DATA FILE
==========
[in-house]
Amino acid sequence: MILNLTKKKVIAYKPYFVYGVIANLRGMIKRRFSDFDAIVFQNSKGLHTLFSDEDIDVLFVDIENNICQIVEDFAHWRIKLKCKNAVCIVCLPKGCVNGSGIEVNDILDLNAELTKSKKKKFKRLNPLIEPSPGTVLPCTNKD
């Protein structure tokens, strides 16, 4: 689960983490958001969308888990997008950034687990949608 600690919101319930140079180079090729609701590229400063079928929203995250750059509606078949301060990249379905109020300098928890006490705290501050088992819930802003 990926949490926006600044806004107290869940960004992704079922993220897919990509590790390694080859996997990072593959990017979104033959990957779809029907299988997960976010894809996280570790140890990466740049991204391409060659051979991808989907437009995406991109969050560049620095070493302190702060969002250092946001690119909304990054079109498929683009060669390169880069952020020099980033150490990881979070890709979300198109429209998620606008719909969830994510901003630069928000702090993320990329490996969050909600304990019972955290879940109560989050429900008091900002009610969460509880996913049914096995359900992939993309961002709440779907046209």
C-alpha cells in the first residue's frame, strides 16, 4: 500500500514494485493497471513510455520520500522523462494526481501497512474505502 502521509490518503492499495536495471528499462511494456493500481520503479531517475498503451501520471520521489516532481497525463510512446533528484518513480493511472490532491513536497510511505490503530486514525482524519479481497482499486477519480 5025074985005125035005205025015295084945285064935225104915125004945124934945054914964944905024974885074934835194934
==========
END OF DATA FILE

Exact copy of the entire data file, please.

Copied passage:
[in-house]
Amino acid sequence: MILNLTKKKVIAYKPYFVYGVIANLRGMIKRRFSDFDAIVFQNSKGLHTLFSDEDIDVLFVDIENNICQIVEDFAHWRIKLKCKNAVCIVCLPKGCVNGSGIEVNDILDLNAELTKSKKKKFKRLNPLIEPSPGTVLPCTNKD
């Protein structure tokens, strides 16, 4: 689960983490958001969308888990997008950034687990949608 600690919101319930140079180079090729609701590229400063079928929203995250750059509606078949301060990249379905109020300098928890006490705290501050088992819930802003 990926949490926006600044806004107290869940960004992704079922993220897919990509590790390694080859996997990072593959990017979104033959990957779809029907299988997960976010894809996280570790140890990466740049991204391409060659051979991808989907437009995406991109969050560049620095070493302190702060969002250092946001690119909304990054079109498929683009060669390169880069952020020099980033150490990881979070890709979300198109429209998620606008719909969830994510901003630069928000702090993320990329490996969050909600304990019972955290879940109560989050429900008091900002009610969460509880996913049914096995359900992939993309961002709440779907046209």
C-alpha cells in the first residue's frame, strides 16, 4: 500500500514494485493497471513510455520520500522523462494526481501497512474505502 502521509490518503492499495536495471528499462511494456493500481520503479531517475498503451501520471520521489516532481497525463510512446533528484518513480493511472490532491513536497510511505490503530486514525482524519479481497482499486477519480 5025074985005125035005205025015295084945285064935225104915125004945124934945054914964944905024974885074934835194934